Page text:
Five Weeks Alone // Lessons in Quiet, Pt. 1
Once upon a time (about three months ago), my husband called from work to say that Boeing wanted him in Miami for five weeks and if he said yes, he'd be leaving, for five weeks, in about 3 days. And he'd be gone the whole time.... for five weeks.
I realize that some families are familiar with those types of stretches but we are definitely not. The long-time-apart was not anything we signed up for and I felt completely ill-equipped to handle it so suddenly... but it was the kind of opportunity that might not ever come around again. It meant pulling up my bootstraps and saying, "Of course you should go!" And then calling my mom and
begging asking politely for a visit from Grandma during his time away.
So off he went, and so began my journey into weird and uncharted territory in a soul that I didn't realize was so... uncharted.
As long as my wheels were spinning in the everyday routine, I felt pretty normal.
Cereal poured, lunch packed, off to school, diapers changed, dog walked, books read, NAP TIME!, laundry washed, floor swept, pick-up line, snack time, dinner time, dishes time, bath time, bed time. DONE.
But at the end of the day, when my turning gears usually turned towards Josh, there was only quiet. With him busy and overwhelmed and the time difference complicating things, there was hardly even room for a phone call between the two of us. I'd slide into his side of the bed at night and feel the weight of the quiet pressing on me like a tangible thing.
I expected to be anxious at night but it felt nothing like fear. I wasn't even sad or lonely, just alone.
Being alone like that, sitting there on my husband's side of the bed while the children slept and the clock ticked loud in the living room, it's hard to explain why I felt so aware of myself. And so very aware of God.
Maybe it's a similar feeling to standing before some great chasm or ocean. Something vast and wide-out-open and there you are just standing there, small. Maybe it's because without all the distractions and company of another human, I felt the weight and need of my own spirit in the presence of an omnipresent God.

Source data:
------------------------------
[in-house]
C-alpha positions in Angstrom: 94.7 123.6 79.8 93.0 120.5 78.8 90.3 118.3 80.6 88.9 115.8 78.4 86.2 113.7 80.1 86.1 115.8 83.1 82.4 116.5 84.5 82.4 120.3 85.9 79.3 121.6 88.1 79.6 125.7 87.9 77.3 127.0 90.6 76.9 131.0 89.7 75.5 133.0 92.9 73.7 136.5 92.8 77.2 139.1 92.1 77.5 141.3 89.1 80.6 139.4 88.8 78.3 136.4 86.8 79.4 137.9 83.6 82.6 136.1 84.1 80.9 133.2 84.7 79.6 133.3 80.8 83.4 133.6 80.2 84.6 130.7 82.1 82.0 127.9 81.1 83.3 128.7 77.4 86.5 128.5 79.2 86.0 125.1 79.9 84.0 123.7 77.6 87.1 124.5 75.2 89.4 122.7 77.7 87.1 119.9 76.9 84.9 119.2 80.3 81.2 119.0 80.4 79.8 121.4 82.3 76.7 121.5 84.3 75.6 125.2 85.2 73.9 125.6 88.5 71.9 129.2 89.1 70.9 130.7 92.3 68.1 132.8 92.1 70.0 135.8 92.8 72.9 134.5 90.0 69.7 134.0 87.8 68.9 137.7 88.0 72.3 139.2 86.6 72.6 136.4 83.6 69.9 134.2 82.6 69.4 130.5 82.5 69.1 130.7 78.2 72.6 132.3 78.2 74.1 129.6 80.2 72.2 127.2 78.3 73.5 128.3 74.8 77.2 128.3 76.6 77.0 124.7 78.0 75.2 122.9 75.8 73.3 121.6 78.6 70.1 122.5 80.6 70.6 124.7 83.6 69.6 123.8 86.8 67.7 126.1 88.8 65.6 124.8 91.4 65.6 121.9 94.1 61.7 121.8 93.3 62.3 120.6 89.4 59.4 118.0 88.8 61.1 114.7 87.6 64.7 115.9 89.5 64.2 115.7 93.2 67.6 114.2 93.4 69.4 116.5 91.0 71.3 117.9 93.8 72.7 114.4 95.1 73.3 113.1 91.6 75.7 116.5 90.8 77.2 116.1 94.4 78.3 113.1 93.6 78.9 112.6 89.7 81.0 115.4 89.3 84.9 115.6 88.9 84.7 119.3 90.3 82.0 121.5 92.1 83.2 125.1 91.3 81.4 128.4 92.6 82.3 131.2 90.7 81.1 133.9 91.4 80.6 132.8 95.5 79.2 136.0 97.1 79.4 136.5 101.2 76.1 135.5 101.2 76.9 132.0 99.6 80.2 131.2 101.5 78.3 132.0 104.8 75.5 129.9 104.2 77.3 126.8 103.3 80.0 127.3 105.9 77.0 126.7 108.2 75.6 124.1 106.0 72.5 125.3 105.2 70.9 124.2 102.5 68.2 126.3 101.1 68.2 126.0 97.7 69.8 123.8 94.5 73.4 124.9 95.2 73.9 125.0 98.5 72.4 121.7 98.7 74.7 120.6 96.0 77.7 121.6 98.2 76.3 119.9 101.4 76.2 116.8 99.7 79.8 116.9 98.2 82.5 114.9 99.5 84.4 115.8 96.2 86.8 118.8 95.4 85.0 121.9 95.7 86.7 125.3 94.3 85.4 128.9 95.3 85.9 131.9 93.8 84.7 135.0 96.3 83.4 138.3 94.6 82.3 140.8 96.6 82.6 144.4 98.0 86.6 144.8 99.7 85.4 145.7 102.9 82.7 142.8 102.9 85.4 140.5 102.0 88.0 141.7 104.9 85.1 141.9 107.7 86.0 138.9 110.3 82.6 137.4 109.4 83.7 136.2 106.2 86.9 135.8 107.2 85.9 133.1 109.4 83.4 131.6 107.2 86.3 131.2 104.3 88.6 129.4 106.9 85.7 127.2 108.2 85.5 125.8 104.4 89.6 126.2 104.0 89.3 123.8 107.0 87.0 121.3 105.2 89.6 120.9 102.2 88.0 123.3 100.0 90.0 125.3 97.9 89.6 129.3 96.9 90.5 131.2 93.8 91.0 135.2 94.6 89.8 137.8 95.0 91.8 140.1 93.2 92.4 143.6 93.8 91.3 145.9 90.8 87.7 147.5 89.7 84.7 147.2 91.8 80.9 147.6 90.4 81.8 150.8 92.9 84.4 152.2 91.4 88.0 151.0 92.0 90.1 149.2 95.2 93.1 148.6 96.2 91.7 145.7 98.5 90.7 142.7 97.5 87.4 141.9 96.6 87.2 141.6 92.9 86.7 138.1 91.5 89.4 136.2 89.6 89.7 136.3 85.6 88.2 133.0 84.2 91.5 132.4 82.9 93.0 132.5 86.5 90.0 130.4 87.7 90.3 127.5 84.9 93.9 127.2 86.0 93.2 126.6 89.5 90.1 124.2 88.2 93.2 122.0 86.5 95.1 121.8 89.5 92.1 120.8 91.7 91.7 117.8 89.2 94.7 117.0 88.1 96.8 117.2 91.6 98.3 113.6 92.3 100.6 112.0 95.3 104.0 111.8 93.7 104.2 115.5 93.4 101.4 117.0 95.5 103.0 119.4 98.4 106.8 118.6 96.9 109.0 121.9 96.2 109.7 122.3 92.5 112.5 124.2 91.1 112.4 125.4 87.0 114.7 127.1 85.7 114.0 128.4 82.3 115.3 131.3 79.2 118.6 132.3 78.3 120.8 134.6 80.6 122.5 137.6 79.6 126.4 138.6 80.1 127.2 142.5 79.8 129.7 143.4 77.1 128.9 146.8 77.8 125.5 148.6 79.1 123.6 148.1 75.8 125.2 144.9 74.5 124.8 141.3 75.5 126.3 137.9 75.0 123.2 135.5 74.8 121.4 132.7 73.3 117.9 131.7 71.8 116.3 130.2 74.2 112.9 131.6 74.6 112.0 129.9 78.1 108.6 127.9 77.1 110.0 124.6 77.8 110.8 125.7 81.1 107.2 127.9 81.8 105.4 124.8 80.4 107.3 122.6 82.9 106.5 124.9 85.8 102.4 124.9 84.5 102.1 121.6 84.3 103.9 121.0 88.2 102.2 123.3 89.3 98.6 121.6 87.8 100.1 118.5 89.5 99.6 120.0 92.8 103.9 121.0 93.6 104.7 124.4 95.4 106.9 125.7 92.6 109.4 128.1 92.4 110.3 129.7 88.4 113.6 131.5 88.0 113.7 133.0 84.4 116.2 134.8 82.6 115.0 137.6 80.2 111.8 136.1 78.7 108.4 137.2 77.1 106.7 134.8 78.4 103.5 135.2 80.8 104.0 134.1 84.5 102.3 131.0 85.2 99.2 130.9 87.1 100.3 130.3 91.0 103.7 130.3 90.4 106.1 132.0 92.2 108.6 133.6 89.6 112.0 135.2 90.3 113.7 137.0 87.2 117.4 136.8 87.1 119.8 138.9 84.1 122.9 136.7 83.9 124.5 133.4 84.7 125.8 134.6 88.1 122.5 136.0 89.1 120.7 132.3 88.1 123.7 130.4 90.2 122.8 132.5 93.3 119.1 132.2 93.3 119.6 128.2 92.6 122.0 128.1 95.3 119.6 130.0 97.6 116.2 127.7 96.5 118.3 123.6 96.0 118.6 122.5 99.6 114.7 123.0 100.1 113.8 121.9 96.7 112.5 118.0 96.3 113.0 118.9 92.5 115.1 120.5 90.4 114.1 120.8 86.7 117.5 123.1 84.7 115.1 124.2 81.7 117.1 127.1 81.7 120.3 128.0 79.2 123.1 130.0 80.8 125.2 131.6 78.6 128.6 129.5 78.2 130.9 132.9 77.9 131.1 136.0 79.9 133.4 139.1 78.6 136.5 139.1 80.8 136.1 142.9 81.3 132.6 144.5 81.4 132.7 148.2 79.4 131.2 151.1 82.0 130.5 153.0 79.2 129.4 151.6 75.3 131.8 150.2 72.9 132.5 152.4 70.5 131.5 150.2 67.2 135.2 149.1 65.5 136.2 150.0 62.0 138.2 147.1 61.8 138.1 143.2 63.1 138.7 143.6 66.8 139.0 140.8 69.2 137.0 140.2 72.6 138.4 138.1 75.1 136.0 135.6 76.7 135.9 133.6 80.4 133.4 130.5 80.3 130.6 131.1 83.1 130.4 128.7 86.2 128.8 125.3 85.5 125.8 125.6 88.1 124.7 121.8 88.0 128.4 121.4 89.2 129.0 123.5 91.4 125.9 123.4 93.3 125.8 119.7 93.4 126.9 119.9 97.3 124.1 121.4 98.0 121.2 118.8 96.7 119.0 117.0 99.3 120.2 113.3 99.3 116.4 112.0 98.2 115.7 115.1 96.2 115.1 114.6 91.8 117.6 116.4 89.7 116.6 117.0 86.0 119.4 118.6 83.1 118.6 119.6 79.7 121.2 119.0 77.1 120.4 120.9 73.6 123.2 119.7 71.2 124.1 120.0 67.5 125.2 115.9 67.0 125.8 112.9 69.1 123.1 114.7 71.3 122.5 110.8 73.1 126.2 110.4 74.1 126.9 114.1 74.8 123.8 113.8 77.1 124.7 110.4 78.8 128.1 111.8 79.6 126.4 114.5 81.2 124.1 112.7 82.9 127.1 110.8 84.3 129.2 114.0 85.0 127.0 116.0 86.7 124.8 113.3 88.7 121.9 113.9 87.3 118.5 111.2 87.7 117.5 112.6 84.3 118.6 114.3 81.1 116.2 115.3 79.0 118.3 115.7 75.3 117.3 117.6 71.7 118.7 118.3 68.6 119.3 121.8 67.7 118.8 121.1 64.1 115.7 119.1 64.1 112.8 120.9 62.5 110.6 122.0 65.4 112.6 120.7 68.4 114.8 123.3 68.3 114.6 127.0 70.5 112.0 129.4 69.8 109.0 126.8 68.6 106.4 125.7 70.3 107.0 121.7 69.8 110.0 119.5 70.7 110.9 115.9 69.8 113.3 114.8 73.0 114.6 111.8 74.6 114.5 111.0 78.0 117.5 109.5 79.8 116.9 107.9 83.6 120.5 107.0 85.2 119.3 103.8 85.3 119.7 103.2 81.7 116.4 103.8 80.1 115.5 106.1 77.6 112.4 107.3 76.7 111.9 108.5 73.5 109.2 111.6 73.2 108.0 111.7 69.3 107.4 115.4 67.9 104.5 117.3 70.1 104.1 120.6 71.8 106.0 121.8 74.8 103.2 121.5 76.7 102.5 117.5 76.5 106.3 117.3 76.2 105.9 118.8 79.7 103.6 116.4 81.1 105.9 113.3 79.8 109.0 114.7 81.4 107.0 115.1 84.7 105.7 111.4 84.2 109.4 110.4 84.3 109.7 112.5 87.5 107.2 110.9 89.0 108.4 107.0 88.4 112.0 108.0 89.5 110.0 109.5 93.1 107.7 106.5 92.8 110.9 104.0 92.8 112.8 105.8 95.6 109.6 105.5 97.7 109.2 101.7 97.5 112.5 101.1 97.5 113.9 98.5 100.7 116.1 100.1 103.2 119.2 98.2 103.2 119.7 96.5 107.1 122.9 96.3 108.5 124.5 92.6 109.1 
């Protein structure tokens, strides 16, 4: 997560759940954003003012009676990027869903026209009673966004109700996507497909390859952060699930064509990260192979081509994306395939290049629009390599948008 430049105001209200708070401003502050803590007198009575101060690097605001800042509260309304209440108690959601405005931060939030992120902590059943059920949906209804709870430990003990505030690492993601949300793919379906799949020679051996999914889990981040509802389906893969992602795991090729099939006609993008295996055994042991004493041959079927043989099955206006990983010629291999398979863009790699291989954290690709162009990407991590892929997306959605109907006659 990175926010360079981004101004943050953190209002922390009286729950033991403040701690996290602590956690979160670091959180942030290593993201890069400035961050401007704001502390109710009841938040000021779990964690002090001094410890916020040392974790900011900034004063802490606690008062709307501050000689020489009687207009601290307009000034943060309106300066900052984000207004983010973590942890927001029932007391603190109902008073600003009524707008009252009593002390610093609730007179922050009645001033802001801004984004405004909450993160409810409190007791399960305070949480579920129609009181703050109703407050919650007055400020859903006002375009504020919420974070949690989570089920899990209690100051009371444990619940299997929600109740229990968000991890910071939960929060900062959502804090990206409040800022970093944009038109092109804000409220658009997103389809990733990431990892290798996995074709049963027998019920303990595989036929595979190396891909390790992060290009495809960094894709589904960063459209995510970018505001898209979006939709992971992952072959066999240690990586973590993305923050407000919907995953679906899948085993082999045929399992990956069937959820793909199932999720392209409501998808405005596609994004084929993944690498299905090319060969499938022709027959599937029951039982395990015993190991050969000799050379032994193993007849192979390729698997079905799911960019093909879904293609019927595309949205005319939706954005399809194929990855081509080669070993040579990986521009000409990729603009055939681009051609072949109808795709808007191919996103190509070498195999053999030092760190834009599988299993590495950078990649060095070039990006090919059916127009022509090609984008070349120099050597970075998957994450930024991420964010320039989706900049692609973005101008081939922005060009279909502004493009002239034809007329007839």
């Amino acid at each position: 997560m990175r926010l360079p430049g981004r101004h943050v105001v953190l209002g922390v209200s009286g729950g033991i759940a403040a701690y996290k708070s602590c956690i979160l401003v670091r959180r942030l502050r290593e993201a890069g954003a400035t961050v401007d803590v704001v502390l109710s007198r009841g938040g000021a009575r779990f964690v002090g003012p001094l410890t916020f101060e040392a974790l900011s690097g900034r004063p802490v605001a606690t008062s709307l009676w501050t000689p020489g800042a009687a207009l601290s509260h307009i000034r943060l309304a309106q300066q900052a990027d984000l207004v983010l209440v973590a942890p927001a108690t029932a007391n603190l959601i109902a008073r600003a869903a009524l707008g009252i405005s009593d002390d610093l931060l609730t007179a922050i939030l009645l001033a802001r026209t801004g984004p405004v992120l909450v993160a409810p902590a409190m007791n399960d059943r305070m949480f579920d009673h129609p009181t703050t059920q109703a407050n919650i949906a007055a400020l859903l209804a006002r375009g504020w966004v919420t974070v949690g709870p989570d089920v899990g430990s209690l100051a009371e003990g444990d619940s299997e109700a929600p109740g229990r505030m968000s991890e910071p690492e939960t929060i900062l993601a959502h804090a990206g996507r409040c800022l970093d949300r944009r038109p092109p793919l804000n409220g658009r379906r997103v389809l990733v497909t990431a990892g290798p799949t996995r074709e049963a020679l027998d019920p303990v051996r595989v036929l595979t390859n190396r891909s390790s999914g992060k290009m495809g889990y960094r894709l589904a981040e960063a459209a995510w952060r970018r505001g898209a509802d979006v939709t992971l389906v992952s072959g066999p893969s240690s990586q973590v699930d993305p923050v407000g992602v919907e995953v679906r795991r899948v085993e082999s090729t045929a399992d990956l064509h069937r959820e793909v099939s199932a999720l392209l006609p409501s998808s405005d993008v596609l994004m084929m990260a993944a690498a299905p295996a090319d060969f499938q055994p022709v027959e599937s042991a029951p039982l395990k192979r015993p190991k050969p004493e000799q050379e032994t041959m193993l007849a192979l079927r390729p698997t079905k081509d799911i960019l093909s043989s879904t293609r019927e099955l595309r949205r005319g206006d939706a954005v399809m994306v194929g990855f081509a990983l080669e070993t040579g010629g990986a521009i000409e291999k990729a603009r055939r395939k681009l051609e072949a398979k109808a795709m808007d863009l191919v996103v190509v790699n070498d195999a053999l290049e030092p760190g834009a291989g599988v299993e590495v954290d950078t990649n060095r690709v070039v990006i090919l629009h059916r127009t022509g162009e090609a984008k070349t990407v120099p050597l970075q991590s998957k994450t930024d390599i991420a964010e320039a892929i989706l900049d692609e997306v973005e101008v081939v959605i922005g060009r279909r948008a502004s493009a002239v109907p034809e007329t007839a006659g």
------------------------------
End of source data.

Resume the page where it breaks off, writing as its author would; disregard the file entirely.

Maybe I couldn't handle the quiet well.
Noise is something I'm used to. There is always sound happening when you live in the suburbs and you have children and a dog that barks at birds and squirrels and the postman. But, except for the dog, it's manageable noise. I can and definitely do manage a lot of our environment. I keep the kids at a tolerable noise-level, keep the house clean, full of whatever natural light Seattle has to offer that day, pleasantly decorated, scented with oils... and I fill it with whatever background music or information that seems to fit the vibe that I'm after.
I can listen to hipster folk in the morning, theological podcasts in the afternoon, 60's French pop at dinner time, and soulful jazz with my glass of Cabernet at night. Whatever I'm in the mood to hear or think about, it's all pretty much at my fingertips.
I can control it all.
But there was just something about that chasm feeling at the end of the night. Every night, I'd let it hang and just sit in the uncomfortable and uncertain quiet. I couldn't really control anything about it.
What do you do when there's no one to talk to and filling the silence with anything feels like a disobedience?
All I could do was sit there and think. And all I could think about was how weird it was that I wasn't afraid or lonely. After a night or two, my rambling and disjointed thoughts eventually flat-lined into something more like prayer. In a silent room at the end of the day, I was alone and small; God was there and big.
I wanted that feeling in the daylight.
To be continued during some other nap time :)